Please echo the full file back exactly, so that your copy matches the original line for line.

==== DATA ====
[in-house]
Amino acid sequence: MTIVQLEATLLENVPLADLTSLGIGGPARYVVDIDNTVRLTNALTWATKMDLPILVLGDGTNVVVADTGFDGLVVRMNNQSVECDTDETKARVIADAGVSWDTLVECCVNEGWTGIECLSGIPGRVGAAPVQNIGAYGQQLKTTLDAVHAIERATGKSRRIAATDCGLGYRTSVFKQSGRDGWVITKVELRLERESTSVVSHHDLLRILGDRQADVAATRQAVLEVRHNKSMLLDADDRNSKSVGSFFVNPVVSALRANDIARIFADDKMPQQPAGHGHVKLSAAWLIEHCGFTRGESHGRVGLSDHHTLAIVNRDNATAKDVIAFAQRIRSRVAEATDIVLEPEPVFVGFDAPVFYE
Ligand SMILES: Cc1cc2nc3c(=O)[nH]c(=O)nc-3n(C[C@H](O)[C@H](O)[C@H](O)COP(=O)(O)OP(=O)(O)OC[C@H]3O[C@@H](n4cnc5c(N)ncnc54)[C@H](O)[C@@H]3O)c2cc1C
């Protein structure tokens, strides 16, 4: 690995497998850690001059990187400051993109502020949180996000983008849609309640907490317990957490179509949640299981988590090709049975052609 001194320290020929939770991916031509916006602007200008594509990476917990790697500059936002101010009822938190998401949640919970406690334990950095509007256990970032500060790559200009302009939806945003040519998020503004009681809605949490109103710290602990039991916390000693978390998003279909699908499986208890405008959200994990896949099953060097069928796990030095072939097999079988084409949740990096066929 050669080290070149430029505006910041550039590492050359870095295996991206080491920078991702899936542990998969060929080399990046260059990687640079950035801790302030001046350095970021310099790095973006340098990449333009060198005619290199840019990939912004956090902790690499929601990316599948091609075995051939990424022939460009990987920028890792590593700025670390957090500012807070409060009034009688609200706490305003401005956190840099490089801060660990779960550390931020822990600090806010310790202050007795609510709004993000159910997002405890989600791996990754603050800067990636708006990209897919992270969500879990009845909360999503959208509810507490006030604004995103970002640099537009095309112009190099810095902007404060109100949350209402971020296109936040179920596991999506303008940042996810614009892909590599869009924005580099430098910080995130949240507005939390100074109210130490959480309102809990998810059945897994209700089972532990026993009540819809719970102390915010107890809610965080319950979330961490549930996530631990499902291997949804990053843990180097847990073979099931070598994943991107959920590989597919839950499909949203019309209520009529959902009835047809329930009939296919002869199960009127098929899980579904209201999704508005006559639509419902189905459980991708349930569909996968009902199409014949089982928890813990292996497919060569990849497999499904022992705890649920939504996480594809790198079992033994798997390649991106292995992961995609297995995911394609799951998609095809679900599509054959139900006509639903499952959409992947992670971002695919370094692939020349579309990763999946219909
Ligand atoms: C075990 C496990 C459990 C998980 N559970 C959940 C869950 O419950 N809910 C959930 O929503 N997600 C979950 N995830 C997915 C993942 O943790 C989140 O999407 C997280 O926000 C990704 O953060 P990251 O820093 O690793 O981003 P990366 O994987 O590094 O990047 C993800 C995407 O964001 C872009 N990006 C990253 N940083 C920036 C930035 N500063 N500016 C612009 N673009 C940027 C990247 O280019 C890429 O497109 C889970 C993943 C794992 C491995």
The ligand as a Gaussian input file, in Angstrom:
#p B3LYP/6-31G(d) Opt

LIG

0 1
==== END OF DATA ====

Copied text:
[in-house]
Amino acid sequence: MTIVQLEATLLENVPLADLTSLGIGGPARYVVDIDNTVRLTNALTWATKMDLPILVLGDGTNVVVADTGFDGLVVRMNNQSVECDTDETKARVIADAGVSWDTLVECCVNEGWTGIECLSGIPGRVGAAPVQNIGAYGQQLKTTLDAVHAIERATGKSRRIAATDCGLGYRTSVFKQSGRDGWVITKVELRLERESTSVVSHHDLLRILGDRQADVAATRQAVLEVRHNKSMLLDADDRNSKSVGSFFVNPVVSALRANDIARIFADDKMPQQPAGHGHVKLSAAWLIEHCGFTRGESHGRVGLSDHHTLAIVNRDNATAKDVIAFAQRIRSRVAEATDIVLEPEPVFVGFDAPVFYE
Ligand SMILES: Cc1cc2nc3c(=O)[nH]c(=O)nc-3n(C[C@H](O)[C@H](O)[C@H](O)COP(=O)(O)OP(=O)(O)OC[C@H]3O[C@@H](n4cnc5c(N)ncnc54)[C@H](O)[C@@H]3O)c2cc1C
């Protein structure tokens, strides 16, 4: 690995497998850690001059990187400051993109502020949180996000983008849609309640907490317990957490179509949640299981988590090709049975052609 001194320290020929939770991916031509916006602007200008594509990476917990790697500059936002101010009822938190998401949640919970406690334990950095509007256990970032500060790559200009302009939806945003040519998020503004009681809605949490109103710290602990039991916390000693978390998003279909699908499986208890405008959200994990896949099953060097069928796990030095072939097999079988084409949740990096066929 050669080290070149430029505006910041550039590492050359870095295996991206080491920078991702899936542990998969060929080399990046260059990687640079950035801790302030001046350095970021310099790095973006340098990449333009060198005619290199840019990939912004956090902790690499929601990316599948091609075995051939990424022939460009990987920028890792590593700025670390957090500012807070409060009034009688609200706490305003401005956190840099490089801060660990779960550390931020822990600090806010310790202050007795609510709004993000159910997002405890989600791996990754603050800067990636708006990209897919992270969500879990009845909360999503959208509810507490006030604004995103970002640099537009095309112009190099810095902007404060109100949350209402971020296109936040179920596991999506303008940042996810614009892909590599869009924005580099430098910080995130949240507005939390100074109210130490959480309102809990998810059945897994209700089972532990026993009540819809719970102390915010107890809610965080319950979330961490549930996530631990499902291997949804990053843990180097847990073979099931070598994943991107959920590989597919839950499909949203019309209520009529959902009835047809329930009939296919002869199960009127098929899980579904209201999704508005006559639509419902189905459980991708349930569909996968009902199409014949089982928890813990292996497919060569990849497999499904022992705890649920939504996480594809790198079992033994798997390649991106292995992961995609297995995911394609799951998609095809679900599509054959139900006509639903499952959409992947992670971002695919370094692939020349579309990763999946219909
Ligand atoms: C075990 C496990 C459990 C998980 N559970 C959940 C869950 O419950 N809910 C959930 O929503 N997600 C979950 N995830 C997915 C993942 O943790 C989140 O999407 C997280 O926000 C990704 O953060 P990251 O820093 O690793 O981003 P990366 O994987 O590094 O990047 C993800 C995407 O964001 C872009 N990006 C990253 N940083 C920036 C930035 N500063 N500016 C612009 N673009 C940027 C990247 O280019 C890429 O497109 C889970 C993943 C794992 C491995």
The ligand as a Gaussian input file, in Angstrom:
#p B3LYP/6-31G(d) Opt

LIG

0 1